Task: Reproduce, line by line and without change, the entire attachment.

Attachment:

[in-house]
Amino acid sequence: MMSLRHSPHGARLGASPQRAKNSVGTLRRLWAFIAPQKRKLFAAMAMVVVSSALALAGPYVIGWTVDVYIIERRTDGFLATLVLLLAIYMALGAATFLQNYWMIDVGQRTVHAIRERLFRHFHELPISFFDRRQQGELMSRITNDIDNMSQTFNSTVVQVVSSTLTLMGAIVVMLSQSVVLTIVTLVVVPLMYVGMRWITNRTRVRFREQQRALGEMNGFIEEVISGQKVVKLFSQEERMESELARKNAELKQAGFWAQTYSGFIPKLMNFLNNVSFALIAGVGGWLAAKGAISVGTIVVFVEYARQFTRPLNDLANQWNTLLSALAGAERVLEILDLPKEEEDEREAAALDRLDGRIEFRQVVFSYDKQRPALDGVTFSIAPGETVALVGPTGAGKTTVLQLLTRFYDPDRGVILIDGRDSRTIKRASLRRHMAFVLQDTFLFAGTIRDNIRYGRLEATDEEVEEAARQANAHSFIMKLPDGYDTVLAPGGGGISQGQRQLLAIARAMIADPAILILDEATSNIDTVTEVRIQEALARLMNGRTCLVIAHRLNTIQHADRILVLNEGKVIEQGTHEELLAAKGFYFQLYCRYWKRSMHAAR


[in-house]
Amino acid sequence: MMSLRHSPHGARLGASPQRAKNSVGTLRRLWAFIAPQKRKLFAAMAMVVVSSALALAGPYVIGWTVDVYIIERRTDGFLATLVLLLAIYMALGAATFLQNYWMIDVGQRTVHAIRERLFRHFHELPISFFDRRQQGELMSRITNDIDNMSQTFNSTVVQVVSSTLTLMGAIVVMLSQSVVLTIVTLVVVPLMYVGMRWITNRTRVRFREQQRALGEMNGFIEEVISGQKVVKLFSQEERMESELARKNAELKQAGFWAQTYSGFIPKLMNFLNNVSFALIAGVGGWLAAKGAISVGTIVVFVEYARQFTRPLNDLANQWNTLLSALAGAERVLEILDLPKEEEDEREAAALDRLDGRIEFRQVVFSYDKQRPALDGVTFSIAPGETVALVGPTGAGKTTVLQLLTRFYDPDRGVILIDGRDSRTIKRASLRRHMAFVLQDTFLFAGTIRDNIRYGRLEATDEEVEEAARQANAHSFIMKLPDGYDTVLAPGGGGISQGQRQLLAIARAMIADPAILILDEATSNIDTVTEVRIQEALARLMNGRTCLVIAHRLNTIQHADRILVLNEGKVIEQGTHEELLAAKGFYFQLYCRYWKRSMHAAR